There’s a traveling wander lust to many of the tunes.  Track 10, “Way Past Midnight” rocks with a quieter and more contemplative sensibility to it that is not unlike an up-tempo Eric Clapton ballad.  The final track, “The Fire Still Burns,” has a traditional piano playful quaintness to it, that belies the depth of the lyrics.  This is no moon in June music.  It’s filled with the self-reflection you get with a mature artist.  Collin is around 40 and has enough experience under his belt to create 11 meaningful songs. You even get all the lyrics contained in a elegant package with immaculate artwork.  What you get is big life issues, a full heart, and great singing and guitar playing, without a shred of the didactic to weigh it down. It is all universal stuff that will appeal to anybody with discriminating taste who refuses to settle for the ordinary.
George Seedorff
Copyright 2012

The Blog Is takes a look at the Horse Cave Trio’s new CD, ‘Hart County’

The Blog Is has already reported that the Horse Cave Trio’s music is American Music with more than just a mild nod to the South.  Kentucky.  Memphis.  But there’s way more to the story than that.  Band leader, vocalist and bass player Ron DeVore began with a rough concept. The idea was to go back in spirit to the Sun Records studio of the early ’50s and revisit the chemistry that produced rock ‘n’ roll in the first place–the marriage of country and blues. But let the music be contemporary, too. Just as Elvis begat rock ‘n’ roll, which begat rock music, so did he and his like-minded cohorts feed and sustain rock-a-billy.  As time went on, rock-a-billy has come to be more of an historical form. This while rock ‘n’ roll remained, then and now, capable of growth, change and evolution, if not revolution.  Rock as it broke out stayed progressive, has always been able to take on other interpretations.  The jam band constantly invents.  Rock is here to stay, we hope and believe, and here to change, always. But there is plenty of room for more historical forms as well.

Rock-a-billy vs. Rock ‘n’ Roll

Rock ‘n’ roll is therefore active, changeable, while rock-a-billy is much more static and, may I say, conservative.  An historical form, just like pre-War acoustic blues.  Keb Mo.  Ry Cooder.  They look at artists like Johnny Shines and make that acoustic form take on contemporary overtones.  It boils over with excitement and innovation.  Where the Horse Cave Trio breaks the mold is in their willingness to make rock-a-billy something new. That is why rock-a-billy may not be the best way to describe them, so let’s call it roots music. Electric blues continues to grow, too.  Johnny Winter.  John Mooney.  Bonnie Raitt.  Their blues-based electric slide work remains cutting edge, but not at the expense of the tradition of the blues. They and many others like them let the music grow.  Reflect on the past, but don’t be constrained by it.  Mixing it up with rock they take it to new places.  Cross-genre expression is a good thing. The Horse Cave trio has taken the Sun sound of old and allows it to catch up to modern times.  Didn’t Bob Dylan come out with an album called Modern Times not that long ago?  Dylan has always made his music a melting pot of American Music.  These people all allow the music it grow.  Folk, Rock, Country, it’s all good. Horse Cave is not constrained by the past.  They work with it, keep the music fresh and new. It’s what they do.  There is no fear of engaging in cross-genre excursions.  That DeVore and company are a Sun Records inspired band cannot be denied.  But while they have been called a rock-a-billy band, I say no. They’re not a dress-up act.  Not a nostalgic costume party.  As progressives they were sometimes criticized by rock-a-billy purists in the beginning.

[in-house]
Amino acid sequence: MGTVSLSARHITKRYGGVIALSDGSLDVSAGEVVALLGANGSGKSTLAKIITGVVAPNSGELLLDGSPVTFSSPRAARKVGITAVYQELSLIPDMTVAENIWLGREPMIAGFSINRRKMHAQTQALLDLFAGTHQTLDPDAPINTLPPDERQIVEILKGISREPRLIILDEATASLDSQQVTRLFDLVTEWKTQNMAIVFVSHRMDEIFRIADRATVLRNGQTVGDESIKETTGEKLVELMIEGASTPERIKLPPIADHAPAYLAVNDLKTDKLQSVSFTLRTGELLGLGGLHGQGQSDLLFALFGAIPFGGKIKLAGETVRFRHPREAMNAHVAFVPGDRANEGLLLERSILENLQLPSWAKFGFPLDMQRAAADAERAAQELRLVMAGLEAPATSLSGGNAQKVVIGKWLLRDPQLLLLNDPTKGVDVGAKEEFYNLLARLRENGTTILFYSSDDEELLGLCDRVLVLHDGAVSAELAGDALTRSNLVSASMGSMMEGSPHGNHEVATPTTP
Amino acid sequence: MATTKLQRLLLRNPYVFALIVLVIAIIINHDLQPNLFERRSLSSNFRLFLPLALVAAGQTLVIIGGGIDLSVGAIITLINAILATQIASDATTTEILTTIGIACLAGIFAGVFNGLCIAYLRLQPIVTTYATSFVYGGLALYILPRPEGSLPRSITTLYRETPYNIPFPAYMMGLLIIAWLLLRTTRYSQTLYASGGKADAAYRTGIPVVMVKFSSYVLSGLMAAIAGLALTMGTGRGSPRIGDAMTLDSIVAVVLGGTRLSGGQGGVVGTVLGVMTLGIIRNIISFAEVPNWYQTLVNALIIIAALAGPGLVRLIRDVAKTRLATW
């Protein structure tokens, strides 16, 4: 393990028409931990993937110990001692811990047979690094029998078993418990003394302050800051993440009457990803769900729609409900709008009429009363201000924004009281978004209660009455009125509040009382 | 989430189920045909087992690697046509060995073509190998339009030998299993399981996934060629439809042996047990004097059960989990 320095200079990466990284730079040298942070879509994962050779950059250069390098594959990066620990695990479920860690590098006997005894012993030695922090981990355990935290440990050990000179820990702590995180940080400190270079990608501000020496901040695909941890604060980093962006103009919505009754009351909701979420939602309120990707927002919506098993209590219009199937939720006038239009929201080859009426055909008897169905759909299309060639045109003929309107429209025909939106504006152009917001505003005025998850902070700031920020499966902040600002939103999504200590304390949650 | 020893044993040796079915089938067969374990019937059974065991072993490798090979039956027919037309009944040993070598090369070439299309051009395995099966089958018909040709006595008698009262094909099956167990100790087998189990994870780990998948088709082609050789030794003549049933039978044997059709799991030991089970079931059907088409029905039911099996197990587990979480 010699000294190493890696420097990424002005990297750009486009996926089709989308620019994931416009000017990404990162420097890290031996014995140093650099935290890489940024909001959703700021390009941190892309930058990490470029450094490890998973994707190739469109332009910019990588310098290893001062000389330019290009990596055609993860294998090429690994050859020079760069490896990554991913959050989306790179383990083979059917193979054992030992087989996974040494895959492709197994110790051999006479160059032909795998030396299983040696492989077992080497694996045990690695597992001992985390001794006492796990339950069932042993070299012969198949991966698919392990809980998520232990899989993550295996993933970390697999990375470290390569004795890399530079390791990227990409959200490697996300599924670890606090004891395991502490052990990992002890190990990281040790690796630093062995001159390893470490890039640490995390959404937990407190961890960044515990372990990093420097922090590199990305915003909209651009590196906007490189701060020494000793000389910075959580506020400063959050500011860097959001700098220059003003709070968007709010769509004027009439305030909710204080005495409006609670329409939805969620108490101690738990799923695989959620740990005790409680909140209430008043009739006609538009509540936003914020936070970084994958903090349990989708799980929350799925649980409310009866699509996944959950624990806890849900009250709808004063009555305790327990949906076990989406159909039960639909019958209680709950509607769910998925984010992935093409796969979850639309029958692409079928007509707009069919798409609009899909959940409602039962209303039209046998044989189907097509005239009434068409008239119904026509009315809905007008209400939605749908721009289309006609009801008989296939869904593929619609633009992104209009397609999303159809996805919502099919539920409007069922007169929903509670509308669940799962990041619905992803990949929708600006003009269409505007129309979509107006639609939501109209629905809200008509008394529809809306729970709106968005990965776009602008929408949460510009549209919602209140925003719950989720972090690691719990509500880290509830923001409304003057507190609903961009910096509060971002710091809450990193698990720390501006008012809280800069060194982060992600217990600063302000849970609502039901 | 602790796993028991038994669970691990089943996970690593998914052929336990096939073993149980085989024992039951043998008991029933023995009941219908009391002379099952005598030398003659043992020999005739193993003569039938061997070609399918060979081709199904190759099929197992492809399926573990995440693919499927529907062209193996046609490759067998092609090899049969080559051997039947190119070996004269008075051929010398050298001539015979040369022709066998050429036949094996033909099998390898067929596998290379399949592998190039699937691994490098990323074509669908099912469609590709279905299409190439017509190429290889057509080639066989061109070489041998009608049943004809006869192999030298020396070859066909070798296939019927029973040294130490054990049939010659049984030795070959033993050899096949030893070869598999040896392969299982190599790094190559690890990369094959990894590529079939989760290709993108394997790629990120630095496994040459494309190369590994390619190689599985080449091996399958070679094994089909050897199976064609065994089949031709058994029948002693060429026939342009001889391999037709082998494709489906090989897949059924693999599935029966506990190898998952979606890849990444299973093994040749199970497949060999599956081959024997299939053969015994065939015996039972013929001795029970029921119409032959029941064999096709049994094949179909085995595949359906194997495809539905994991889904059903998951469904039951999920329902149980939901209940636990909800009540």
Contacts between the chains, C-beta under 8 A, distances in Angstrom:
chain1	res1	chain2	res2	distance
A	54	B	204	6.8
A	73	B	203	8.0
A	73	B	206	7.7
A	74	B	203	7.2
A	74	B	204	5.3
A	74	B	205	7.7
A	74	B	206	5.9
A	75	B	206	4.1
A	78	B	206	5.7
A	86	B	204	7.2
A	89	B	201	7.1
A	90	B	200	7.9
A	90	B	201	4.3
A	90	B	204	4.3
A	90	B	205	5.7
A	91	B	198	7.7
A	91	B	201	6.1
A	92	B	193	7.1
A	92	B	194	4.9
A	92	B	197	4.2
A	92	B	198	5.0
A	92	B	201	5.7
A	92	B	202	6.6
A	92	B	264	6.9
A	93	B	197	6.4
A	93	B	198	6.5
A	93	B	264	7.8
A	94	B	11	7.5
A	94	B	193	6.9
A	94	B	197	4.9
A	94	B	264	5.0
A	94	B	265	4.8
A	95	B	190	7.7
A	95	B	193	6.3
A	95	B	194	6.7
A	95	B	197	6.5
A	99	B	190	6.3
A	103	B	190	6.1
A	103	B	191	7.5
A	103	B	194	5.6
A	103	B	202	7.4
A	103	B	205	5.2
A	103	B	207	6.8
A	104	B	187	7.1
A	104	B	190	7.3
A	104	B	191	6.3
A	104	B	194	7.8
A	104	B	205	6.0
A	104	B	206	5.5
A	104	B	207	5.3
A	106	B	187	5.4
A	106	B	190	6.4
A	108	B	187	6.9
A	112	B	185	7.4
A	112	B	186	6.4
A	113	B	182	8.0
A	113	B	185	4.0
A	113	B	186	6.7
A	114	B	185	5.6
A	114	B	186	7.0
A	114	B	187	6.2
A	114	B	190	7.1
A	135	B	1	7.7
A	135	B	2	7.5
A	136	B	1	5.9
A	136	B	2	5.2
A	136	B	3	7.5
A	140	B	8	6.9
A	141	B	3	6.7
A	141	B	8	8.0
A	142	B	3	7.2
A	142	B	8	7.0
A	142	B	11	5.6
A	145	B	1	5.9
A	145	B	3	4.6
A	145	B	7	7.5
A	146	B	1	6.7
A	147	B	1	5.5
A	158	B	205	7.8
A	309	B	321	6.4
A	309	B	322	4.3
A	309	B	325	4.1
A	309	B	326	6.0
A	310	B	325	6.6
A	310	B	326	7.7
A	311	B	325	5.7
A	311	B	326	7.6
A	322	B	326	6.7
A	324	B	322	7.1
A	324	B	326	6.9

Band Gains Wide Acceptance

That didn’t last long, though.  From the beginning they were widely accepted by blues audiences, and on the festival circuit, with a sound that is infused with contemporary rock and country, it is no surprise.  Call it Hillbilly music.  Hank Williams was that.  After 10 years at it, Horse Cave Trio are admired for being loose and forward looking, but also for having the feel of a jam band. They jam out, always looking for new turns.  Having won over rock-a-billy audiences by now, what in the final analysis does it matter what to call them other than very good.  So call it rock-a-billy if you want to.  But they are never a costume group. Yet all of this serves to generate some degree of controversy.  What of rock-a-billy.  Is it chopped liver?  There is room for it all.  Rock-a-billy as we generally know it today looks back in celebration of early rock ‘n’ roll.  But the problem is that this genre often tries to recreate it note for note.  But lets take a broad view.  If the rock-a-billy cats sometimes dress up to look the part, how different is that from the blues fedora, or or the cowboy hats so coveted by Young Country and Texas Swing? Elvis first emerged as the white country rocker who built his music on Mississippi blues.  He is called an innovator.  The question is, was the King of Rock’ n’ Roll a rock-a-billy artist when he first plied his craft and began to look for something new? I think not.  Elvis and his contemporaries, some might call them Elvis imitators, started something really big in motion.  Rock ‘n’ roll.  As the King got older, paunchier and called Vegas his home, he became Elvis the lounge lizard engaged in self parody, perhaps, or the embodiment of nostalgia. The King is dead, long live the king.

This Is Not Dress-up Music

So what of rock-a-billy as a dress-up form? Are we to take Brian Setzer to task for his on-stage attire?  Is there anything wrong with playing a bright orange Gretsch?  Is there any real harm in costuming?  This is show business.  Elvis gave rise to legions of “Elvistas”  as tribute acts–a whole industry of working artists who are in great demand on cruise ships and elsewhere.  What of ’50s nostalgia?  Marlin Brando in the “Wild Ones.” The cult of the black leather motorcycle jacket.  The joy of the pomp. Isn’t this just innocent fun?  I say if there is little to rock-a-billy other than empty artifice, then the Horse Cave Trio is to be hailed for not relying on costuming, other than a bit of a working class edge, and more inclined to let the music do the talking. When Horse Cave opened for Jimmy Vaughn, at Callahan’s Music Hall recently, he said to Ron DeVore, “Son, you are a rock-a-billy singer.”  Is that not the highest of compliments to our own Motor City Sun-inspired trio? Jimmy Vaughn ain’t bad company to keep.  But don’t look for costumes, black leather or cowboy hats. What you will get is a touch of blue collar which is entirely appropriate for the roots of rock ‘n’ roll. To get a proper idea of just how good this record is, you will have to buy it.  It rocks. It jams. Hillbilly rock ‘n’ roll is what the Horse Dave Trio does, and they do it just about better than anybody else. –George Seedorff, Copyright 2012